3 March | 9:30-12:30 at Public Panel at National Gallery Singapore



3 March | 15:00-18:00 at National Gallery Singapore



School of Art, Design and Media, Nanyang Technological University | Nanyang Drive, Level 4, Room 18 Singapore 637458
National Gallery Singapore | 1 St. Andrew’s Road #01-01 Singapore 178957




31 January | participant registration deadline (or until full)
6 February | notification of participation
11 February | online preparation, readings distributed
28 February – 1 March  | lab+lectures program at School of Art, Design and Media, Nanyang Technological University
2 March | lab+lectures program at National Gallery, Singapore
3 March | afternoon Public Panel at National Gallery, Singapore



Dr. Tanya Toft Ag, Urban Media Art Academy and City University of Hong Kong, School of Creative Media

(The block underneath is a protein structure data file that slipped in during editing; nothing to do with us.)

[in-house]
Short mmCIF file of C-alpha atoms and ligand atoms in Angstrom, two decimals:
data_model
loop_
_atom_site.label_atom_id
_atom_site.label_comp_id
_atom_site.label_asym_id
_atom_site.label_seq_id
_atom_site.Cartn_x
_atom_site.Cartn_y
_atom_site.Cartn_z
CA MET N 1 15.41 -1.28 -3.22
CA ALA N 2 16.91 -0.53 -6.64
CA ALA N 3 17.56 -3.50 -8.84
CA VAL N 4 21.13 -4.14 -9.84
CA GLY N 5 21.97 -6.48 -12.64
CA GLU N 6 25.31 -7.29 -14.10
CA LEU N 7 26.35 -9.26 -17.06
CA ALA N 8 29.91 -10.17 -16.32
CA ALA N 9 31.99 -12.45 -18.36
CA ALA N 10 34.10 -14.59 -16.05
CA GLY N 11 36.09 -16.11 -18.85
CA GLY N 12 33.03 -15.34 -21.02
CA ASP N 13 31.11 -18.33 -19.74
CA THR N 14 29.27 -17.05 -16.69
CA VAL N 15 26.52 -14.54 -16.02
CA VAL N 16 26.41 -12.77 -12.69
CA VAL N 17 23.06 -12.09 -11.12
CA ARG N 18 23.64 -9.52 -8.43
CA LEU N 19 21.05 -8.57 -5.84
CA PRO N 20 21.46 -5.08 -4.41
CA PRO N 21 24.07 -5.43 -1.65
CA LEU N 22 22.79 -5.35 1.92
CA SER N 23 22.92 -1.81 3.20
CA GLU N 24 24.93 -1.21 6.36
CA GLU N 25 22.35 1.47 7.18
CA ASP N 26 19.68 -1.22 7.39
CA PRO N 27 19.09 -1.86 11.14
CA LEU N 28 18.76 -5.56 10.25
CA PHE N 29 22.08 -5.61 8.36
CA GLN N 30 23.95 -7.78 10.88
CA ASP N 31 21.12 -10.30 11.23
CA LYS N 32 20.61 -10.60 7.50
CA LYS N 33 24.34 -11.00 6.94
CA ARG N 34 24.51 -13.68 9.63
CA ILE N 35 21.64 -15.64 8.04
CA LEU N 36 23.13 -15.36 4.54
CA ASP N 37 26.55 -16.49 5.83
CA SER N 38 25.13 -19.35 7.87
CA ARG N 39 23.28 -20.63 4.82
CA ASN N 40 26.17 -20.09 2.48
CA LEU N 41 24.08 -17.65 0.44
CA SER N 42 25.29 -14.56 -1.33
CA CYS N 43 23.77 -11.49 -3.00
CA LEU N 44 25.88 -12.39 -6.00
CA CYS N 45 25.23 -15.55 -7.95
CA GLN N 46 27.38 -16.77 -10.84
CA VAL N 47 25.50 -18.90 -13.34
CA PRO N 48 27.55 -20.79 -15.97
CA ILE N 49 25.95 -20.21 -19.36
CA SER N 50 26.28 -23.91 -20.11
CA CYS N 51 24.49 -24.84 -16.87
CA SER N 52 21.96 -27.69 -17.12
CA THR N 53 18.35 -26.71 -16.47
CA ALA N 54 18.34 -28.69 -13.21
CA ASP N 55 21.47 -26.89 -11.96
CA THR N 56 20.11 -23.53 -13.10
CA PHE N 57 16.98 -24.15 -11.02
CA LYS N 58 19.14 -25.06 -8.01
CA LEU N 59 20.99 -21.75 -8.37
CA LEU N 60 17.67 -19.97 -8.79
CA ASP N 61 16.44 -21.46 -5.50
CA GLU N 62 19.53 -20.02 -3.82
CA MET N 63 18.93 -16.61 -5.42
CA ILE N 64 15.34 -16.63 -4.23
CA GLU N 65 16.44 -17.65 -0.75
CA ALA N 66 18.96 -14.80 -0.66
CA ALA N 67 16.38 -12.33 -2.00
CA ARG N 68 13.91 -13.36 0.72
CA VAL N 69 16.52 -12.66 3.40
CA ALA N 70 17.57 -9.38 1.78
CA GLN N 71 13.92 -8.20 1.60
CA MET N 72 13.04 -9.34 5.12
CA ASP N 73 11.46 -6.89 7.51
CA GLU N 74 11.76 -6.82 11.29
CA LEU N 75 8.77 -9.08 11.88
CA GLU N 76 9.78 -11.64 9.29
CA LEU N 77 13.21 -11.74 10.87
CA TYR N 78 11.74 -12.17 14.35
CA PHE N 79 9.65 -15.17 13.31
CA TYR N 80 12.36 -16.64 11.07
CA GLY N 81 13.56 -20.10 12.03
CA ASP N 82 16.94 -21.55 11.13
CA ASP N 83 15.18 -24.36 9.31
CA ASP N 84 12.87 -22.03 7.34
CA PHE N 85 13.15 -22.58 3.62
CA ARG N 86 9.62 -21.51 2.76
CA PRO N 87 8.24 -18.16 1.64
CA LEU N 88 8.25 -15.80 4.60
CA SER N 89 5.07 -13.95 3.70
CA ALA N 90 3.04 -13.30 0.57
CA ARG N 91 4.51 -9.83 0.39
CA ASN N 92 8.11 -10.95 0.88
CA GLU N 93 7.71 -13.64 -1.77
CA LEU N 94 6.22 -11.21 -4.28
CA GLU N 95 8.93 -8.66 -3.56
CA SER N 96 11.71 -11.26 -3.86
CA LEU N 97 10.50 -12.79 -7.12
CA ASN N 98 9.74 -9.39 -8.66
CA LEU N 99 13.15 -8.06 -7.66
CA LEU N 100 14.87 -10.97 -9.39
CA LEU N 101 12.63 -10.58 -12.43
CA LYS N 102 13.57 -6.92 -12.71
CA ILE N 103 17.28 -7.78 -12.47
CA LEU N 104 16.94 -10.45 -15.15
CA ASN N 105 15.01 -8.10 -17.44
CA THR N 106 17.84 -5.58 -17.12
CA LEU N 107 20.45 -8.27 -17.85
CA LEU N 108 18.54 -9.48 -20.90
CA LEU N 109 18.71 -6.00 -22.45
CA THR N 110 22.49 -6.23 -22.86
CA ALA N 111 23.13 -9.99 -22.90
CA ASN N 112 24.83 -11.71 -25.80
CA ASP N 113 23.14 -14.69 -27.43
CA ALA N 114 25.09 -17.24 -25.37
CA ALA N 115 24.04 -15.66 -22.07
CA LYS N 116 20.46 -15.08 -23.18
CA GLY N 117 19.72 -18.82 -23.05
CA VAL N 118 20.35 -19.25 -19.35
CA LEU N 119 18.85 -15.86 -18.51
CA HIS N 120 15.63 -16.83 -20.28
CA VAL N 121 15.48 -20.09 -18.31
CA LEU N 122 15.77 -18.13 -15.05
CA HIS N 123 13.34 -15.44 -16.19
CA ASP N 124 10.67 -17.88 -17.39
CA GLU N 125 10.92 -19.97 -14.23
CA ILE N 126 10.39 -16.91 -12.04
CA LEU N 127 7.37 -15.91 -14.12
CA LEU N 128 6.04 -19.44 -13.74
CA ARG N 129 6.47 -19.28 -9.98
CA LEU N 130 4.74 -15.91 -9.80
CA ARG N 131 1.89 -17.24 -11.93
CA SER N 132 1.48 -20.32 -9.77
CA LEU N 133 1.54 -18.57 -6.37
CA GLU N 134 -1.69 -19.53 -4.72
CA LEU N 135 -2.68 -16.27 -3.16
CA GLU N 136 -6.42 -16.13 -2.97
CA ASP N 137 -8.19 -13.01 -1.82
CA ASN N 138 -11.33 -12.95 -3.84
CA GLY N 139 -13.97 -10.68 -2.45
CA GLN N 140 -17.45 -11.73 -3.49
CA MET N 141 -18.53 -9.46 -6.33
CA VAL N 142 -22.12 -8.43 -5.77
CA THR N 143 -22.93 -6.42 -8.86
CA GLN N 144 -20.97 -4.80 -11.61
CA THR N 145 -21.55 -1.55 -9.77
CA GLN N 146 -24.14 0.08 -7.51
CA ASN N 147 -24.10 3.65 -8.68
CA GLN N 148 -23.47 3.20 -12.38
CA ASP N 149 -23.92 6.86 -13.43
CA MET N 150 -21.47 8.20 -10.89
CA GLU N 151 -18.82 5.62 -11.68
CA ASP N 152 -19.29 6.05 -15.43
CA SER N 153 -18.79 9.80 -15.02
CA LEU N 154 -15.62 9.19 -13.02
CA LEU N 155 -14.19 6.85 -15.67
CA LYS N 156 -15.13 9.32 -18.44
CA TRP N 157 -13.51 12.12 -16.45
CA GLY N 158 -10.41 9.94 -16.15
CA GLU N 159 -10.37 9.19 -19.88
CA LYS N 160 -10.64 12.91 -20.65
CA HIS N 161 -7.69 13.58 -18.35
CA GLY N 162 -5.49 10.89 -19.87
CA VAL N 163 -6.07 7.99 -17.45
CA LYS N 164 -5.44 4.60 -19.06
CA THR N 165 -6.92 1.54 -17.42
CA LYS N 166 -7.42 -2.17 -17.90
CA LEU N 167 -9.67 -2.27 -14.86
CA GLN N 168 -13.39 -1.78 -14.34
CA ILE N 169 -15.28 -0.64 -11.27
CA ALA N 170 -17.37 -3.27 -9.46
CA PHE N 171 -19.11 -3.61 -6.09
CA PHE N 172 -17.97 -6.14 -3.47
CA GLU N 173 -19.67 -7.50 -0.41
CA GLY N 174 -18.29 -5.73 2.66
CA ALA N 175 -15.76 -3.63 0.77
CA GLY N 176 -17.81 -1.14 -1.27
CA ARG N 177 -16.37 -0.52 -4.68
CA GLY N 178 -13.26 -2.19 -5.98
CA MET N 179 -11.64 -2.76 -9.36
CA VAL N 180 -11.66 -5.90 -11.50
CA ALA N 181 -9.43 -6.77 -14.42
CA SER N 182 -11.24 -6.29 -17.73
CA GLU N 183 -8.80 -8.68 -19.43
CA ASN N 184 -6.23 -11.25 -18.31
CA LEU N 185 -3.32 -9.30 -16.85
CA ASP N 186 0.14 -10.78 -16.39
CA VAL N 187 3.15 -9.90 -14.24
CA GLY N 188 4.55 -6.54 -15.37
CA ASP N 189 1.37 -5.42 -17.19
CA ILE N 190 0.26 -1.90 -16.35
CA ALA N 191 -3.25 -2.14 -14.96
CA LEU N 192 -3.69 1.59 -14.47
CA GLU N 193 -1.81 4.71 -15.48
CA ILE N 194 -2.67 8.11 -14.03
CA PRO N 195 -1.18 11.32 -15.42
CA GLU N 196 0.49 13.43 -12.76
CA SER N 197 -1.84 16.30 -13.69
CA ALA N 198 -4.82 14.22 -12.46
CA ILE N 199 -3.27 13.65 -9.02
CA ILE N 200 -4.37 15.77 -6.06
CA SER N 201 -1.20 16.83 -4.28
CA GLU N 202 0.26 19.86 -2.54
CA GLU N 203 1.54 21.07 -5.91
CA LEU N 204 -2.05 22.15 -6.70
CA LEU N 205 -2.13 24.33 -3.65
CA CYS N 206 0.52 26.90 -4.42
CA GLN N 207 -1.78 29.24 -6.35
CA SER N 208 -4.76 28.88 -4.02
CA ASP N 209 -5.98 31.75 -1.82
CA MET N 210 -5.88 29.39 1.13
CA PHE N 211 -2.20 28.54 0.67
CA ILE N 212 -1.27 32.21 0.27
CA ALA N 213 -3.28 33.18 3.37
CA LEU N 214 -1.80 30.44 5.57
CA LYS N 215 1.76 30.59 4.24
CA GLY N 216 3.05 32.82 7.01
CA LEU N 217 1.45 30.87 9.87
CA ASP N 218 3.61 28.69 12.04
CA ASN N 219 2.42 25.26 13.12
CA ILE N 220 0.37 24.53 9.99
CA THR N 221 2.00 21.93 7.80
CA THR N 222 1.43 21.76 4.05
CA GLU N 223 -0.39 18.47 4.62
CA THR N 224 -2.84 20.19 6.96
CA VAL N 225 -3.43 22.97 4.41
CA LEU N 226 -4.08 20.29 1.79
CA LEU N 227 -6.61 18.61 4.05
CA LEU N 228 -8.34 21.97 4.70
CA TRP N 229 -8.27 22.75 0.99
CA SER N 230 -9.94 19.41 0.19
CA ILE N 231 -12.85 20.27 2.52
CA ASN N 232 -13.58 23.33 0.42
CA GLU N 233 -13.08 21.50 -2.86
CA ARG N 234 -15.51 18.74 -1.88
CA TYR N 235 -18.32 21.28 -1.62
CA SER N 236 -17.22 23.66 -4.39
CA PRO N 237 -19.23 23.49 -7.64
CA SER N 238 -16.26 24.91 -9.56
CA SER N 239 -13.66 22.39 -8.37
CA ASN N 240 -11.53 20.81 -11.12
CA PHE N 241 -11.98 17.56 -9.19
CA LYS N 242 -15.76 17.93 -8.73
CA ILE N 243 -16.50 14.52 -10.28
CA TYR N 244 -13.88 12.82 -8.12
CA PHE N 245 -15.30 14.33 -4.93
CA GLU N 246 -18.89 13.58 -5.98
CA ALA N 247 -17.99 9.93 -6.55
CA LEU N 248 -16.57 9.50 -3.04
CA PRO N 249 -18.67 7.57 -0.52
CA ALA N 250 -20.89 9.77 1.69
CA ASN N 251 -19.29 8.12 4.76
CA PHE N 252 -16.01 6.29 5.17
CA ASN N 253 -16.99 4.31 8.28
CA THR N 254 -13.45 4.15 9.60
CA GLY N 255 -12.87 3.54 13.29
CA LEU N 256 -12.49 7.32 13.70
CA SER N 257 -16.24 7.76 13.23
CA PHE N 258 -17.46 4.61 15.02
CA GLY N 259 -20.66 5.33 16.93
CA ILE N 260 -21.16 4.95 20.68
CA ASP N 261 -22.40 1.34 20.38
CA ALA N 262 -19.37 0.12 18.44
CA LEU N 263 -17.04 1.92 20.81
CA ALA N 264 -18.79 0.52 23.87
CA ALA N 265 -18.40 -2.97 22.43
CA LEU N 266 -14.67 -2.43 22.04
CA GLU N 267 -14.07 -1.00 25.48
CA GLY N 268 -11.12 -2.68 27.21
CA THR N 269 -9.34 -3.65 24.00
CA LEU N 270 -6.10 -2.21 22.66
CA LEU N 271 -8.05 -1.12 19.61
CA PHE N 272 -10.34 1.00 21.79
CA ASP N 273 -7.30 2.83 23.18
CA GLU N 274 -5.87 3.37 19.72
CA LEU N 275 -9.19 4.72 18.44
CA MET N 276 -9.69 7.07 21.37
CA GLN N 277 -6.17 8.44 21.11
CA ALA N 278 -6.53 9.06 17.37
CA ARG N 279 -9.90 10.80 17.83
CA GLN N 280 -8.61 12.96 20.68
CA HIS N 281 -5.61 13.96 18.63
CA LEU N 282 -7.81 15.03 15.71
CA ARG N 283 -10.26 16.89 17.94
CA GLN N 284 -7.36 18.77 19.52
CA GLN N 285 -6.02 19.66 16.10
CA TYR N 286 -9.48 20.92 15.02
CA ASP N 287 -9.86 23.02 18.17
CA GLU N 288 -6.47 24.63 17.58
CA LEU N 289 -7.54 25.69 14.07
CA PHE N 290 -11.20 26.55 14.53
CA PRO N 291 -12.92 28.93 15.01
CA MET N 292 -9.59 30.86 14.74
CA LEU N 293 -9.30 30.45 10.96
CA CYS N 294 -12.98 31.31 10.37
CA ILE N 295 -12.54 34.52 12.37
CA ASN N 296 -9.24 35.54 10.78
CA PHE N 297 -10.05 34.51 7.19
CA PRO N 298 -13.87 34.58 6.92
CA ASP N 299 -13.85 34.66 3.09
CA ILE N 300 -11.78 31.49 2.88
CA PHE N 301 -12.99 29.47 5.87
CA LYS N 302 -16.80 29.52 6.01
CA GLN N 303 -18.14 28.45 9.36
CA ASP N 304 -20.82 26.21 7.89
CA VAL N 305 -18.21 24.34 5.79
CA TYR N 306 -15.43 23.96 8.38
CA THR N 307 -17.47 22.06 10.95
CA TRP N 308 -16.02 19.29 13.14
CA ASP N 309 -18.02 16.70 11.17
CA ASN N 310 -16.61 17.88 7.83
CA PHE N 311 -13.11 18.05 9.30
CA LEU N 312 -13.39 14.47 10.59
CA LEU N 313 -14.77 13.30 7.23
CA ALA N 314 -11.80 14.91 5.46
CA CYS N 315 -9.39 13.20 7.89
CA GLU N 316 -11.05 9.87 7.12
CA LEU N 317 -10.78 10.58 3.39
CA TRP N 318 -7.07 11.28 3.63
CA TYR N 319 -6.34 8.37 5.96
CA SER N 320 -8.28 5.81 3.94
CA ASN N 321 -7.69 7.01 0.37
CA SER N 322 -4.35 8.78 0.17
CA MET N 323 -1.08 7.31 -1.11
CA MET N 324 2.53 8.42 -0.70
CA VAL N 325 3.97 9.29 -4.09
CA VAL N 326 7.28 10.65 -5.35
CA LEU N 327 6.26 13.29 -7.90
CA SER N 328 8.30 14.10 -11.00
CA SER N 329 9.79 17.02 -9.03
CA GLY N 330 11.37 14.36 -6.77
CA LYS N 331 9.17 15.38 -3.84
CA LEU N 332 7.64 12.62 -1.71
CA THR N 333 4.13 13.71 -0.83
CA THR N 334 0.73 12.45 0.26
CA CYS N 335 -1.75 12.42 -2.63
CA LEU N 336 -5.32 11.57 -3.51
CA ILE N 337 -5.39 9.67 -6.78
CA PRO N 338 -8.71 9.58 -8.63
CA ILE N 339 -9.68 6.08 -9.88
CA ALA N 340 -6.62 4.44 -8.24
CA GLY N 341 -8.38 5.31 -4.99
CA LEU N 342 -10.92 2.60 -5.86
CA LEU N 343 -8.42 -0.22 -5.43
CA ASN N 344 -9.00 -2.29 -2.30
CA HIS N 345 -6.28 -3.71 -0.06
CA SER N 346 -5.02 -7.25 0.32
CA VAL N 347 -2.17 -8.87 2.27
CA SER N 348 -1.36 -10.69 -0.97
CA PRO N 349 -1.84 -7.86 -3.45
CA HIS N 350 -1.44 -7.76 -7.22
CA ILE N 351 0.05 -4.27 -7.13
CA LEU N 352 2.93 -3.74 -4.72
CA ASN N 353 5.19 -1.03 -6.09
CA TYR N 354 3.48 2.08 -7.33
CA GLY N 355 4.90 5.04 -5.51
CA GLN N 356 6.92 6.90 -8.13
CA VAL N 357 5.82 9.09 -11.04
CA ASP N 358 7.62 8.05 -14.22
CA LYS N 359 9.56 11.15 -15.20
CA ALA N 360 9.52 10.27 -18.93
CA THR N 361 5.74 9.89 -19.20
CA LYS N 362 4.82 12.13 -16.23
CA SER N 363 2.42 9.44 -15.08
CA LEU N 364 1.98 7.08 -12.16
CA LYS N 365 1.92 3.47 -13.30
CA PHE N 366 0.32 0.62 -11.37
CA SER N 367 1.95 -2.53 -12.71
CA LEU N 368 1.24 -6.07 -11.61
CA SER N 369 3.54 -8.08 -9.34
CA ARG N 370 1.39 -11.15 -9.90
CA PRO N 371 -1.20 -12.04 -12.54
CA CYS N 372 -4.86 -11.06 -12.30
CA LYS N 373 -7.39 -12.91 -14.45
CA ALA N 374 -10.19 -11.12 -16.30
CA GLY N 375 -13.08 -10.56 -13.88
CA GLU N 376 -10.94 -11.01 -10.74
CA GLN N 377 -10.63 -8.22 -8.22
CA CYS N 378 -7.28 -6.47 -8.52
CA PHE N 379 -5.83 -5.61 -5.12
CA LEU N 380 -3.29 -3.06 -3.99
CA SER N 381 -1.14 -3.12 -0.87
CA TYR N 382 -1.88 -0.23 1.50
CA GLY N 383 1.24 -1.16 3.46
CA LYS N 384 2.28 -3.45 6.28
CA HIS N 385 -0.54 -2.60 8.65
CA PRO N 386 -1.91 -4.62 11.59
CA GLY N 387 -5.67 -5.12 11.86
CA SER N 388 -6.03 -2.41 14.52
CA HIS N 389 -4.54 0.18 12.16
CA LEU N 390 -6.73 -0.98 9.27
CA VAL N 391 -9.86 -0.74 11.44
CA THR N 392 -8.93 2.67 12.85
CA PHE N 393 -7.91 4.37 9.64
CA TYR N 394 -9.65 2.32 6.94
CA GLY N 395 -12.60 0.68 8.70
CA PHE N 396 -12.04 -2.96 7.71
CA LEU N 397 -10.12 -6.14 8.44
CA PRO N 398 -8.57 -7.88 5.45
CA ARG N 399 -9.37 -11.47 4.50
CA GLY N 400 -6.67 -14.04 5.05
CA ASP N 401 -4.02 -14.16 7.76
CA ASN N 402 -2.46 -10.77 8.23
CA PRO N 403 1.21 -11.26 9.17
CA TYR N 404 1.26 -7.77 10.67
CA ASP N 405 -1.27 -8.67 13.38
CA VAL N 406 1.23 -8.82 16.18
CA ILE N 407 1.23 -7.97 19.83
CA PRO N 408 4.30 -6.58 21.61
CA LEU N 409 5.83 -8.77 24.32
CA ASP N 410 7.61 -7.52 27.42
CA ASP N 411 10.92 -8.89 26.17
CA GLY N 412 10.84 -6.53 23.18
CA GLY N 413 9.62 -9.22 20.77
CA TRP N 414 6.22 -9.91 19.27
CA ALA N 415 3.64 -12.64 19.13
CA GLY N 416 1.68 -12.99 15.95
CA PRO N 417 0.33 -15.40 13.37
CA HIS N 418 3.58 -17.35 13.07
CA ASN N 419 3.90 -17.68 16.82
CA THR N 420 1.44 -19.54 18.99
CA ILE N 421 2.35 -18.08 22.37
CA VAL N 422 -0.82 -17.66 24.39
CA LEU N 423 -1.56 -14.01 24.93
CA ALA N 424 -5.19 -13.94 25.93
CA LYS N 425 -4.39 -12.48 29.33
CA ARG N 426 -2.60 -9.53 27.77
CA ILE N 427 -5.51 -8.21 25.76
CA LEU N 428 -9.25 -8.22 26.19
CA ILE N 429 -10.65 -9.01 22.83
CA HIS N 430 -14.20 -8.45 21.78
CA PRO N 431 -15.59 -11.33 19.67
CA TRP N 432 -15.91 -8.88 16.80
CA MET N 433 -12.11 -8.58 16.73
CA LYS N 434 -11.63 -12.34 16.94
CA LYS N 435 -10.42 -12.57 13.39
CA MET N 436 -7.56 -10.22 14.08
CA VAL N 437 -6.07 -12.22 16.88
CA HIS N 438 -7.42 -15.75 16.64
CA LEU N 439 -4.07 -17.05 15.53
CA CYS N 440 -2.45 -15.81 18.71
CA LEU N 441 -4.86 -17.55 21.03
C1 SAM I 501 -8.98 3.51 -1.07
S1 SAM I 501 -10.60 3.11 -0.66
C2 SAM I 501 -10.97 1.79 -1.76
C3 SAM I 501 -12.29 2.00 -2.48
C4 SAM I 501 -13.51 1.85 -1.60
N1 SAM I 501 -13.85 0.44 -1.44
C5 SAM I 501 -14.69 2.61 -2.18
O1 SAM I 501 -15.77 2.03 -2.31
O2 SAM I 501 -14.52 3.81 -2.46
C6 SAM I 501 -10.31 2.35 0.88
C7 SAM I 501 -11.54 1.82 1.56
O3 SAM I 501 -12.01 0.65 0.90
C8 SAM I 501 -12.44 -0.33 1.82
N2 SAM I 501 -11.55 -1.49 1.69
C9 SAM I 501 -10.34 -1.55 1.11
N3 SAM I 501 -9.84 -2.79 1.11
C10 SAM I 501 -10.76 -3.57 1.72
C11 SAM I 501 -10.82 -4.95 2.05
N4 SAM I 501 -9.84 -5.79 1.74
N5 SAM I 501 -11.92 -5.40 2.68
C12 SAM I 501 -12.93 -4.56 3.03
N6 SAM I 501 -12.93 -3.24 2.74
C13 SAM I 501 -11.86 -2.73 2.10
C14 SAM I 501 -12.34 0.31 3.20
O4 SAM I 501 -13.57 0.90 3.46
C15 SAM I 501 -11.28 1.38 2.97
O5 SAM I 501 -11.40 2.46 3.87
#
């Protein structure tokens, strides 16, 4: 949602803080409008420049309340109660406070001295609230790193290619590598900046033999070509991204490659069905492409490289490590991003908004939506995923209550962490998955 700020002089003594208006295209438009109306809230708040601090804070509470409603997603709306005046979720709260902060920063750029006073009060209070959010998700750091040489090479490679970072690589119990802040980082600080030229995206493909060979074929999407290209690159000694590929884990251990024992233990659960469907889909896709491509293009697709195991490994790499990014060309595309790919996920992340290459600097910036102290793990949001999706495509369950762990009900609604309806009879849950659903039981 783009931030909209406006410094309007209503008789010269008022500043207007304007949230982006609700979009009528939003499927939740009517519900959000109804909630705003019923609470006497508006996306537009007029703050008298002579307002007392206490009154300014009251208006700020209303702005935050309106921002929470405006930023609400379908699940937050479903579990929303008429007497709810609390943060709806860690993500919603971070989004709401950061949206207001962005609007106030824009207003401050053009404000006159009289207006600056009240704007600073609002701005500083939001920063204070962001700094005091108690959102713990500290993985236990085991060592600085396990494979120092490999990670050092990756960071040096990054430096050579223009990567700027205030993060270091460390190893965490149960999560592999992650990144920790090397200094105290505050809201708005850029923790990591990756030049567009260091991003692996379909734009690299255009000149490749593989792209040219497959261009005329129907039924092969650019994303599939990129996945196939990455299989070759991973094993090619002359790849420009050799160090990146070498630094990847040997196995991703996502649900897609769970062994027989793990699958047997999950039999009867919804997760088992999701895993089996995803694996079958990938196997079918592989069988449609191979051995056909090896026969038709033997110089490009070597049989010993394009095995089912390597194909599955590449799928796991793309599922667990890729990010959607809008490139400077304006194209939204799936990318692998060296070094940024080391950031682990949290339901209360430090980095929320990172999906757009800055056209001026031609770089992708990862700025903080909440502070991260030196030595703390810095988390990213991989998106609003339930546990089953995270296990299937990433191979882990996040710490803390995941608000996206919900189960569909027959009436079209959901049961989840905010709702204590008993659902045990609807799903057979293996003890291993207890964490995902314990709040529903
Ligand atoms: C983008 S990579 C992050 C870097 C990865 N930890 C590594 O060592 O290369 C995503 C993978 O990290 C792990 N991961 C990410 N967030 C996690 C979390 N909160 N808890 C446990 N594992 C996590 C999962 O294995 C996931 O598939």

Susa Pop, Urban Media Art Academy and Public Art Lab



Mark Chavez, creative director of Media Art Nexus / MAN
Sebastian Chun, artist
Associate Prof. Ina Conradi, School of Art, Design and Media, Nanyang Technological University
Dr. Luke Hespanhol, University of Sydney, Member of Media Architecture Institute
Assistant Prof. Kristy H.A. Kang, School of Art, Design and Media, Nanyang Technological University Singapore
Suenne Megan Tan, director of Audience Development and Engagement, National Gallery Singapore
Elliott Woods, artist | Kimchi and Chips
Prof. Audrey Yue, National University of Singapore





Toft, Tanya. “What Urban Media Art Can Do_Introduction.” In What Urban Media Art Can Do – Why When Where & How, eds. Susa Pop, Tanya Toft, Nerea Calvillo and Mark Wright. Stuttgart: Av Edition, 2016.

Shannon Mattern. ”Preface,” in Deep Mapping the Media City. Minneapolis: University of Minnesota Press, 2o15.

Nikos Papastergiadis, Amelia Barikin, Scott McQuire and Yue Audrey, “Introduction: Screen Cultures and Public Spaces,” in Ambient Screens and Transnational Public Spaces, ed. Nikos Papastergiadis. Hong Kong: Hong Kong University Press, 2016.